Martian fans can help NASA test-drive a new 3-D interactive experience that will allow the public to follow along with Curiosity’s discoveries on Mars. Using Unity, a game development tool, NASA is pushing new limits by rendering high-resolution terrain maps of Gale Crater, Curiosity’s landing site, collected from Mars orbiters. A 3-D “virtual rover” version of Curiosity will follow the path of the real rover as it makes discoveries.

By downloading Unity and trying out the experience early, the public can reduce potential download delays during landing and offer feedback on the pre-landing beta version of the experience. By crowd sourcing — leveraging the wisdom and experience of citizens everywhere — NASA can help ensure the best experience across individual users’ varying computer systems.

Click here to learn more and download it.

I installed it on a Mac. Don’t forget that on a Mac, if you are multitasking, the final icon you have to click on when installing something will be found behind your other windows and there will be no indication that it is there. (That probably happens on Windows, too.) Once installed you have this fancy candy 3D looking model of the rover and all sorts of bells and whistles and stuff. It looks fun. I just hope the landing goes well so this isn’t the only thing we have to play with after August 5th!!!!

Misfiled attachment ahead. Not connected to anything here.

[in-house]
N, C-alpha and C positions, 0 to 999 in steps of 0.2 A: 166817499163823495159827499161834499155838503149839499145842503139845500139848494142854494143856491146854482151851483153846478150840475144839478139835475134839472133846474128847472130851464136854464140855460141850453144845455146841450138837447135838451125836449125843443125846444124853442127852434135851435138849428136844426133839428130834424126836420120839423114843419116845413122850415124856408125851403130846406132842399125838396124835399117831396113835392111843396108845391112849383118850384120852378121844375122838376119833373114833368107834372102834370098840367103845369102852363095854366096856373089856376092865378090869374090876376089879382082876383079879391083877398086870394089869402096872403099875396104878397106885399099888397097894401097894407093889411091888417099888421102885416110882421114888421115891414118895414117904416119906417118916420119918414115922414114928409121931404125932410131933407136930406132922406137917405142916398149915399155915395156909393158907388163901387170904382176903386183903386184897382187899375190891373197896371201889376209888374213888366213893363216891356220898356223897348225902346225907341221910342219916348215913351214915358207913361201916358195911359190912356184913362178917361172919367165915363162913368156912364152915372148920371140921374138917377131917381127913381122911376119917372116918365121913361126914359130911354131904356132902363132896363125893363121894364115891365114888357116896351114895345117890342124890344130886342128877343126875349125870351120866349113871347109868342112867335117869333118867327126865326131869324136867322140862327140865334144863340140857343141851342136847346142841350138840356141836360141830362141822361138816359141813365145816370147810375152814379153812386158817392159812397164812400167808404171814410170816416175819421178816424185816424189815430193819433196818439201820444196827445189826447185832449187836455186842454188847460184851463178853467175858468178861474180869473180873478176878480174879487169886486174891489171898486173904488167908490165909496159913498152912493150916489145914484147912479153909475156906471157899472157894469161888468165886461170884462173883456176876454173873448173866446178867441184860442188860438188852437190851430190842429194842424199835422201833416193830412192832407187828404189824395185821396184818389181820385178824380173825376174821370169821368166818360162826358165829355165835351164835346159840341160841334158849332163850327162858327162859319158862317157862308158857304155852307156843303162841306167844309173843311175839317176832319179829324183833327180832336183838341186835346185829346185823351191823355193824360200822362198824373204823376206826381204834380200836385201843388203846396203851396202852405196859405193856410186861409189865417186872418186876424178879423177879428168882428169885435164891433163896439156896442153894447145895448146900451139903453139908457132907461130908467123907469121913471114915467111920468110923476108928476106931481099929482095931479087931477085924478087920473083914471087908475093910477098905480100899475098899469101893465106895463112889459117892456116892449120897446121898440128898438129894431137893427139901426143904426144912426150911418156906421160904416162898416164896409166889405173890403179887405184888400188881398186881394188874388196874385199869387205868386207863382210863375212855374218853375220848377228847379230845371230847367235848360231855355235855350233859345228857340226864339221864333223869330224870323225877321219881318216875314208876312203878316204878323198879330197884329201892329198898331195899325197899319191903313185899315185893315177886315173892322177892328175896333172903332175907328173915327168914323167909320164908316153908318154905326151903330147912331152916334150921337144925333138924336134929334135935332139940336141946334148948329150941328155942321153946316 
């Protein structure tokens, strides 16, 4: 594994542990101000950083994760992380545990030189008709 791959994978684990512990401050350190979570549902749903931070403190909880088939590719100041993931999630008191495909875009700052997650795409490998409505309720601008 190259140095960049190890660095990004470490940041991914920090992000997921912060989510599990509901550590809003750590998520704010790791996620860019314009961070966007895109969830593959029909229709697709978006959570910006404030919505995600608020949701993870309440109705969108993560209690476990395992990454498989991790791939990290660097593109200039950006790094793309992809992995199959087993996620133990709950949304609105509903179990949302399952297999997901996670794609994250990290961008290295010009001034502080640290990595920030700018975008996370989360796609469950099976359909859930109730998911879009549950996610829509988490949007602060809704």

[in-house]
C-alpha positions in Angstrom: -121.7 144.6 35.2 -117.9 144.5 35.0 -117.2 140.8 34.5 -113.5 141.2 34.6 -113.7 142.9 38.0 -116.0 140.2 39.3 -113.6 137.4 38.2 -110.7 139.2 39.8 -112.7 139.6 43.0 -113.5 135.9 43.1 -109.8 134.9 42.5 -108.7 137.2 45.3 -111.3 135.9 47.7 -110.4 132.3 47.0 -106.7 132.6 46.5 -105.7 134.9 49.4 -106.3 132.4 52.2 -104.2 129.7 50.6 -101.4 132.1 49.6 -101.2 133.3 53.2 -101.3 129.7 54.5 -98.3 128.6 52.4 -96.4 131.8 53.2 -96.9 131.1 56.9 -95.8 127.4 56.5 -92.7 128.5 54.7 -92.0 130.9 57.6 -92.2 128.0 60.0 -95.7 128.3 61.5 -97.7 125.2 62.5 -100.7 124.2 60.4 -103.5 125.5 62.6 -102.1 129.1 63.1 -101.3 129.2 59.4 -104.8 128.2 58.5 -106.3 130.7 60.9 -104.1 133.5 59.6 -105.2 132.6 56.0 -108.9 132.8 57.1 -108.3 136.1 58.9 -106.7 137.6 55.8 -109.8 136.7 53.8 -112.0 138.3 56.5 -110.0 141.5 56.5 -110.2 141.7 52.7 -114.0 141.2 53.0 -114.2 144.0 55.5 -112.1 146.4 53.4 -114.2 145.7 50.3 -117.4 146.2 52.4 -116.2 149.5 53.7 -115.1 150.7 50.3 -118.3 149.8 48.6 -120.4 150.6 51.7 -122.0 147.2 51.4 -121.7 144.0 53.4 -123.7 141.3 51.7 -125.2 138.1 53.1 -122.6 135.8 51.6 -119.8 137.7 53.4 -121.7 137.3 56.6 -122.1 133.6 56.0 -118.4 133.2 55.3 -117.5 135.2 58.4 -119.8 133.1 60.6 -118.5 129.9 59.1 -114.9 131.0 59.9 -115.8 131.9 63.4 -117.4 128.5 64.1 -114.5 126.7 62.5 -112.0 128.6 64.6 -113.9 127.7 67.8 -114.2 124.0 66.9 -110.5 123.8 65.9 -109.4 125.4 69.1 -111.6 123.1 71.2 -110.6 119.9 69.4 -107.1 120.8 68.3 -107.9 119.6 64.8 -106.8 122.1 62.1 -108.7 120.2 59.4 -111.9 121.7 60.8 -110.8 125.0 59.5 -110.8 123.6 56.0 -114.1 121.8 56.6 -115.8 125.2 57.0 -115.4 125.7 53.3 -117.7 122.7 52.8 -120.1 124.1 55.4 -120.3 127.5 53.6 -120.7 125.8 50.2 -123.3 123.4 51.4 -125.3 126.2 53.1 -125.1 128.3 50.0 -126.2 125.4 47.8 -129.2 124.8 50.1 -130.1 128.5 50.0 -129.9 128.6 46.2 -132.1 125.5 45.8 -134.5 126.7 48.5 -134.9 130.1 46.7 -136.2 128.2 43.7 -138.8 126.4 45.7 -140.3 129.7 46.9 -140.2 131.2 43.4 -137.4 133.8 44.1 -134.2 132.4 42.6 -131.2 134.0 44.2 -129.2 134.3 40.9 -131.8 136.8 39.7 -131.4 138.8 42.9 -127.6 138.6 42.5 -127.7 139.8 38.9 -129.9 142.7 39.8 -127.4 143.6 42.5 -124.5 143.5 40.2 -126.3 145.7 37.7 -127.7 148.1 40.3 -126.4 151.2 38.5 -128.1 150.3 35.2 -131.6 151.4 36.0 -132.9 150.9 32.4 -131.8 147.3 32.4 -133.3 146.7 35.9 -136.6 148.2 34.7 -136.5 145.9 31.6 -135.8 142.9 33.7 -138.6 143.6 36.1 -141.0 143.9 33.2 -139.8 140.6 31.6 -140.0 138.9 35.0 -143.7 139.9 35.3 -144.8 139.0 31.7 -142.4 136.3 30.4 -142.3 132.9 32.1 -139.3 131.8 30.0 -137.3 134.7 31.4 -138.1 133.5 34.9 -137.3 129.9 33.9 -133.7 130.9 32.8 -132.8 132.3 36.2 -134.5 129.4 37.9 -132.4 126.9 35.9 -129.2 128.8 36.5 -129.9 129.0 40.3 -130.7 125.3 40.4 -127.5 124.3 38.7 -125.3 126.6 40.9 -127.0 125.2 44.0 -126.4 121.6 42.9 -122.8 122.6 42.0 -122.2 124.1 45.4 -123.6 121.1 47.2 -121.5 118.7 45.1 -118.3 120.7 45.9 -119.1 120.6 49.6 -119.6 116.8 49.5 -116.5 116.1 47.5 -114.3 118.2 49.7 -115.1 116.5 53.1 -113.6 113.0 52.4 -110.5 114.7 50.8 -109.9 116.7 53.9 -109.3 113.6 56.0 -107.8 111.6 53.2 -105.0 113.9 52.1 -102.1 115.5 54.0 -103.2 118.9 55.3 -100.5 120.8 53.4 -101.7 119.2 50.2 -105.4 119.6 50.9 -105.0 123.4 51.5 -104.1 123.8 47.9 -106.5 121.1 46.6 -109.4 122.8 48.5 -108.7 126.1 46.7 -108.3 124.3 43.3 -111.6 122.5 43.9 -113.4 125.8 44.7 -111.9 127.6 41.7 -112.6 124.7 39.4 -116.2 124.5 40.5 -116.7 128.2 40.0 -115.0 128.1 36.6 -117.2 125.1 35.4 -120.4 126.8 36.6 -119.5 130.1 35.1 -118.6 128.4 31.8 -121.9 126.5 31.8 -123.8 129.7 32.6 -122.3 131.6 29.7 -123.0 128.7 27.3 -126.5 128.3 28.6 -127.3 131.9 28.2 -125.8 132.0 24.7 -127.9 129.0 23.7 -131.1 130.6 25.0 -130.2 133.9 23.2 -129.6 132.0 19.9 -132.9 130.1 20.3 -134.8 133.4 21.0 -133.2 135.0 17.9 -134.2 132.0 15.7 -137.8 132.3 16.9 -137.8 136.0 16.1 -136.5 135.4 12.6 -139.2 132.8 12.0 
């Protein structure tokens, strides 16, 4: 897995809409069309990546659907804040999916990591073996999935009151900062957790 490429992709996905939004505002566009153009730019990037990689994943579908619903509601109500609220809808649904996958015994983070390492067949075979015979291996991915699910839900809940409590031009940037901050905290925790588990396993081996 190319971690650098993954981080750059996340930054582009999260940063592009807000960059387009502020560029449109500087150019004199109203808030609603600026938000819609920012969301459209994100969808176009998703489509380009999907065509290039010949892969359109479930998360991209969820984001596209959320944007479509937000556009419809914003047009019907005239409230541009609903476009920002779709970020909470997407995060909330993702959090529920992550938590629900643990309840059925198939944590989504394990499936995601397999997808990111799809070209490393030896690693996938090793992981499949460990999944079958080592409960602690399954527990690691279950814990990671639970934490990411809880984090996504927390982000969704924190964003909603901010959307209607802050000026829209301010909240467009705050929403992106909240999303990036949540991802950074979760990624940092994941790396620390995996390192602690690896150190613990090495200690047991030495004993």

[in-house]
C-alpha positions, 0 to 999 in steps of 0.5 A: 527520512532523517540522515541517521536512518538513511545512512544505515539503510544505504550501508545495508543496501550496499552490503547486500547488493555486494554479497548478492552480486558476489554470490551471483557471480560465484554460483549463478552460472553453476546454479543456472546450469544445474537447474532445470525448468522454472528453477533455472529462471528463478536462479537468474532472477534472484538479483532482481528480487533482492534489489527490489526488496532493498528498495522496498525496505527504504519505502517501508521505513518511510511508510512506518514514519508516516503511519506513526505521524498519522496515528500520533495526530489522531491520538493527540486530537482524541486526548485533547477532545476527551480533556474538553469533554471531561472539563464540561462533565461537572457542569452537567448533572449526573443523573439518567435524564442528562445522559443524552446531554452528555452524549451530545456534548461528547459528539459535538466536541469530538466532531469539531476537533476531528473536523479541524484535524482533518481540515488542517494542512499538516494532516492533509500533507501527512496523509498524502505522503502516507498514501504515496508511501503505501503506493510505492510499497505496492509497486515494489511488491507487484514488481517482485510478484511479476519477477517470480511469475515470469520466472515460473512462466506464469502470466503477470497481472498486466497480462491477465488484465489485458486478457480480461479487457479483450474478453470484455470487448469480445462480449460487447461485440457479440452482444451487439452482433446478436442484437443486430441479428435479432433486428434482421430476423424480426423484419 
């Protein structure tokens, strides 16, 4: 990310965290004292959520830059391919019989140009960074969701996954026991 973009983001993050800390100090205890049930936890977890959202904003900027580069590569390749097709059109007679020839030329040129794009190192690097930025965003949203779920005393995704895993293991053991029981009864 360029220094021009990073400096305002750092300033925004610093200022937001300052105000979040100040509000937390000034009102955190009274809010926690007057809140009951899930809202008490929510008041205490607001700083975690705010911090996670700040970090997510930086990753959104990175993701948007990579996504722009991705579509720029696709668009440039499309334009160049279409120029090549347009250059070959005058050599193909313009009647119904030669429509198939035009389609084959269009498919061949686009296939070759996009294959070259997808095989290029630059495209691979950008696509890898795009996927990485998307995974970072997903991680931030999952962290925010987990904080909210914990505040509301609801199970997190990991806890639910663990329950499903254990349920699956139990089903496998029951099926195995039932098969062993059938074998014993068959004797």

The Darwinian Chick

Why can’t a baby bird just hatch out of the egg and fly away, or at least, be able to fly a little and not require weeks of constant feeding and attention? I suspect they CAN do this but just refuse to in order to steal parental investment, which is, after all, a very valuable resources. Baby turtles and crocodiles are born as miniature versions of adults. Some birds do this a little. Baby ducks and chickens s are the mensches of the bird world; they don’t spend all that time sitting there uselessly and constantly demanding attention. Sure, turtles and crocs are tiny and vulnerable and most of them get eaten by monitor lizards, seagulls, big fish, or other predators. But baby birds get eaten by predators too (often other birds), so I’m not impressed with the difference….

Read the rest of my post on 10,000 Birds

Hillary Clinton, please consider global warming with KXLP

The following letter to Secretary Clinton was released a short while ago. It will be delivered later on this week. Also later on in the week, there will be a place where you can add your comments. Also, there will be a related piece in Rolling Stone’s next issue (this week). I imagine there may even be a petition or two! Also, you will find more discussion and other relevant links HERE.